The benefits of implementing FUSE, however, are worth it. Having every employee focused on a shared vision, common principles, and working hand in hand with management, suppliers, and customers in total trust means much less effort in dealing with issues that suboptimize performance and consume much of the organization’s resources. Every effort of building trust into relationships means a greater probability of success and longevity.

Once you have your management team excited and willing to deploy this new approach, it’s time to start peeling back the layers of the enterprise to see how well they are currently holding together. The goal during the preliminary discussions will be to confirm the following:
1. If the organization has a mission, vision, values, and strategies
2. Senior management’s interpretation of its mission, vision, values, and strategies
3. If the organization’s mission statement reflects those of the organization’s core business
4. If the vision statement is inspiring, energizing, and memorable. Does it say something about the company: its operating environment, what makes it different, and what its leaders aspire for it to be. Does the vision statement paint a clear picture of future goals?
5. If the mission and vision statements have been clearly communicated to all employees
6. If employees are reminded frequently of the company’s mission and vision. Are these reminders communicated through various means? Various means could include the company’s website, its newsletters, town-hall meetings, marketing material, strategic and operating plans, and company announcements.
7. If there are any signs, garnered through speaking with management and staff, that management does not exemplify its values. Does management walk the walk?
8. If there are any values that conflict with other values listed by the organization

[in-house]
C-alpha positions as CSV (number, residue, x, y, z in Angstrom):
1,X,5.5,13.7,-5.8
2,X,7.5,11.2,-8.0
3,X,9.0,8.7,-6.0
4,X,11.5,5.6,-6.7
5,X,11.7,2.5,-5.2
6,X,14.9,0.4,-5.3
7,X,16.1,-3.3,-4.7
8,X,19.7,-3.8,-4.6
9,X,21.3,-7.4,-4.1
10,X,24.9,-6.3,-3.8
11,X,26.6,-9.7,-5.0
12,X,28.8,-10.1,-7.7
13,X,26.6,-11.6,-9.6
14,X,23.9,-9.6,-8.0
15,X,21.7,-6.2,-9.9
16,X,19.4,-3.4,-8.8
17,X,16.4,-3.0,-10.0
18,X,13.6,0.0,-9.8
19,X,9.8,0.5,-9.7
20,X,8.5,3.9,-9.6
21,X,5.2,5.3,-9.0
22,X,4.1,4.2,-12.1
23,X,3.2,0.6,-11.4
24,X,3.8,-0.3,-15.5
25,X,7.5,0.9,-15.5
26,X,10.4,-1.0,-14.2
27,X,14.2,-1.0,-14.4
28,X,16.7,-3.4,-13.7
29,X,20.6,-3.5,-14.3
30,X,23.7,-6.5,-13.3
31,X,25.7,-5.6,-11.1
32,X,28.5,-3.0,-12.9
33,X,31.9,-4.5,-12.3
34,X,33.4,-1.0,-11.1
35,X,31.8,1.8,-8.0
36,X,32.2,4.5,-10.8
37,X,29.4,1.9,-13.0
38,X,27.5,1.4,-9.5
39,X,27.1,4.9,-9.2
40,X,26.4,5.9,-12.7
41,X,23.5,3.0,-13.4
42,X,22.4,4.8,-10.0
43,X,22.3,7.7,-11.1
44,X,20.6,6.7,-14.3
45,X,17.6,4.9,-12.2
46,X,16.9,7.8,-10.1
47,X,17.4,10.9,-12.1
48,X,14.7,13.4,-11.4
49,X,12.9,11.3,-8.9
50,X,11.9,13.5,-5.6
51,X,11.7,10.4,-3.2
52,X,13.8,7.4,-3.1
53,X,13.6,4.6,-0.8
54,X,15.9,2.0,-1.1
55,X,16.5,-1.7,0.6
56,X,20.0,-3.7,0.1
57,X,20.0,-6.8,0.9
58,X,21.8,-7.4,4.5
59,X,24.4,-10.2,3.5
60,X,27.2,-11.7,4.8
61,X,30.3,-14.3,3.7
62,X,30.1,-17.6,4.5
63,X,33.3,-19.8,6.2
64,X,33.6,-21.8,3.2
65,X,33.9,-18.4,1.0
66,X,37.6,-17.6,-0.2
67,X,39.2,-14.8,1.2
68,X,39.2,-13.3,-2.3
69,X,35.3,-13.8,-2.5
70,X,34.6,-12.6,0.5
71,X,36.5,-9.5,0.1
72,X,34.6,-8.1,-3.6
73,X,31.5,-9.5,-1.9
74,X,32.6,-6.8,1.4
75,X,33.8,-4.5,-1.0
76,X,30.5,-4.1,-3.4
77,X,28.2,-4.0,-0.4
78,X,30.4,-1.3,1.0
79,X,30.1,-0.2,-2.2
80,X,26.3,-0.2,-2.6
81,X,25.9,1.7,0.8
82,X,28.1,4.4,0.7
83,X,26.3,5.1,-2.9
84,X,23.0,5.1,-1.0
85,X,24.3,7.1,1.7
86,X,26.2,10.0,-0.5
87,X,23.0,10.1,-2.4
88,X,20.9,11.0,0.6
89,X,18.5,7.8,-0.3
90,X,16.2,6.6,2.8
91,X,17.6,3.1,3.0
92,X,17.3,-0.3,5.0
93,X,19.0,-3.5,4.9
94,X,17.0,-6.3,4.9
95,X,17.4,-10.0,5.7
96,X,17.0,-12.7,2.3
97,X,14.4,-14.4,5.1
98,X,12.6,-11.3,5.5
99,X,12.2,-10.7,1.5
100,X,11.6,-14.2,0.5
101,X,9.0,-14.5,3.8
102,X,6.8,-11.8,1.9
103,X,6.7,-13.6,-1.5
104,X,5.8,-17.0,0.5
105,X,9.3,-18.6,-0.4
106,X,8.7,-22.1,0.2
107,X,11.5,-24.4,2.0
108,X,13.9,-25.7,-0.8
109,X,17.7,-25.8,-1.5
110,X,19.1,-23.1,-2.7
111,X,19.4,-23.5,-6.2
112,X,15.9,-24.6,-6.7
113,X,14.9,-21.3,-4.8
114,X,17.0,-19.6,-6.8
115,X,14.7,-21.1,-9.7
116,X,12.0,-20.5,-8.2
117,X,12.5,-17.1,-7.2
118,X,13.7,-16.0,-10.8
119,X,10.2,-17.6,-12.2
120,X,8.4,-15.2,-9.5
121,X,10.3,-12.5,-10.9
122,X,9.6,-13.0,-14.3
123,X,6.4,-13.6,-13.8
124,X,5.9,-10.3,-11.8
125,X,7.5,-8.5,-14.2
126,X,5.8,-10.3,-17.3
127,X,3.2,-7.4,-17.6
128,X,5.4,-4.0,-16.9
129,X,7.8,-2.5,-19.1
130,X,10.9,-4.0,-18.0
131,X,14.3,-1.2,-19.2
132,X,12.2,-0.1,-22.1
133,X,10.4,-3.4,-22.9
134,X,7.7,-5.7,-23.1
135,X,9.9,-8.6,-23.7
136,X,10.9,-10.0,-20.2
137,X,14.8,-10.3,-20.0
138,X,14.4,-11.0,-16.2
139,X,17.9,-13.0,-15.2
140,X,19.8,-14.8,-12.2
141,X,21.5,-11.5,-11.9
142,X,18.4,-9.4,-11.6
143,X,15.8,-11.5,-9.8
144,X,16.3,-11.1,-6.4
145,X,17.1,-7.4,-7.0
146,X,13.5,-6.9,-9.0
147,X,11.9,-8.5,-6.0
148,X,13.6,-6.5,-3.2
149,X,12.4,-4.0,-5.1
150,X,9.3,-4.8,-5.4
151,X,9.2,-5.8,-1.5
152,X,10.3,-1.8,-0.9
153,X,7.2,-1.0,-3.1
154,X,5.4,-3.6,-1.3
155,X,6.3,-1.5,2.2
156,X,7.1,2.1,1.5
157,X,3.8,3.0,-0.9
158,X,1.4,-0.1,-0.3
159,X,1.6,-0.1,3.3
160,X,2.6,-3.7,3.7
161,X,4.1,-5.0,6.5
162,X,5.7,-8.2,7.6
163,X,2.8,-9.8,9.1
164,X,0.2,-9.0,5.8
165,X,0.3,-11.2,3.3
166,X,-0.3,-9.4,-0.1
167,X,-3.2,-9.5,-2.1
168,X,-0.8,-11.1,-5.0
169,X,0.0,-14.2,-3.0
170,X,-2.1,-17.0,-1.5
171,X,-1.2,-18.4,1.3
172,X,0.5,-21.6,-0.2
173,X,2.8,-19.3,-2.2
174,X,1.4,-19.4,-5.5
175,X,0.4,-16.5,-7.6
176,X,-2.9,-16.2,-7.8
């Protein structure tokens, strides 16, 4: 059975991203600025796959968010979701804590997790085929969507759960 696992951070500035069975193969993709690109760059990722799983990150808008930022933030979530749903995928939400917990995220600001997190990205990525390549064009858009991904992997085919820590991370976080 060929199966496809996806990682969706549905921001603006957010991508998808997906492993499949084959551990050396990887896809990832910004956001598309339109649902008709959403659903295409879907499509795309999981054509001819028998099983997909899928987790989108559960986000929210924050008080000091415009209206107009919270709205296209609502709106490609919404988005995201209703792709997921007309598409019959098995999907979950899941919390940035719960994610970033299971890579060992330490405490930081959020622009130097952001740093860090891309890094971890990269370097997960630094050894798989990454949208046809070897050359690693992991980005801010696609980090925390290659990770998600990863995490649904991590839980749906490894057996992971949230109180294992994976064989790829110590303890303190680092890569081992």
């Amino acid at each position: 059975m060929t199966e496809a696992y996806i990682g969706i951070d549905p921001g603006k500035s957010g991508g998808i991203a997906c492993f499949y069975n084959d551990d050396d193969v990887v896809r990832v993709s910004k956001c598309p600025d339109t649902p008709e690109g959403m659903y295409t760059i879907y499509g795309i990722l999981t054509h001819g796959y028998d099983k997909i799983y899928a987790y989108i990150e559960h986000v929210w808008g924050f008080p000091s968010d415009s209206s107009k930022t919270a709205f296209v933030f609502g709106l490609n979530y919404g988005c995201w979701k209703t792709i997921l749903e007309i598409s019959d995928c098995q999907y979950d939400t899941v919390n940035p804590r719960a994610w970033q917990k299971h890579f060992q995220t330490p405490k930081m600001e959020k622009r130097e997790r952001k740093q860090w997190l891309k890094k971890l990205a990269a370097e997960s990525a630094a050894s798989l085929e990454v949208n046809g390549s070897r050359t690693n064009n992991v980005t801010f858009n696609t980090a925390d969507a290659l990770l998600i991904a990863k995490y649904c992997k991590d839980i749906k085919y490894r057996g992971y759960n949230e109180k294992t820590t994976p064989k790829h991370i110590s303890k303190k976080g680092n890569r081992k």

9. If the values are integrated with the company’s HR strategies such as hiring and compensation
10. If the company’s strategies are linked to its operational plans
11. If the company’s strategies have clear objectives, key performance indicators, and performance targets as well as an executive accountable for meeting those targets
12. If the company’s strategies are integrated with the day-to-day activities that employees conduct


Validating each of these 12 items will help you determine the next steps—if you need to work with senior management to develop a mission and vision statement, for example, or develop strategies or align the strategies to day-to-day activities.

Normally at this point, practioners of lean Six Sigma will be tempted to develop (if one does not exist) a balanced scorecard that defines strategic objectives across four key perspectives of an organization: finance, business process, customers, and learning growth. Within FUSE, however, it’s important to first identify the beliefs, attitudes, and values of employees and managers, and then validate whether management and employees share the same interpretation of the vision, mission, and values. Once you are able to come up with a common vision that everybody understands, you can start to integrate something like a balanced scorecard to ensure alignment of your strategic objectives with your performance improvement projects.


About The Author

Kyle Toppazzini’s picture

Kyle Toppazzini

Kyle Toppazzini is the president of Toppazzini and Lee Consulting, and an international leader and consultant in lean Six Sigma. He is a certified balanced scorecard trainer and a lean Six Sigma Black Belt. He works with C-level executives to assist in developing and implementing process improvement strategies and transformations that result in faster, better, and more cost-effective delivery of services and products. Toppazzini’s Lean Six Sigma Challenge has appeared in more than 200 outlets, including Yahoo News, Business Week, The Wall Street Journal, The Boston Globe, and The Miami Herald. Contact him at Kyle.Toppazzini@TLeeCorp.com or tel. (613) 680–4333, ext. 2.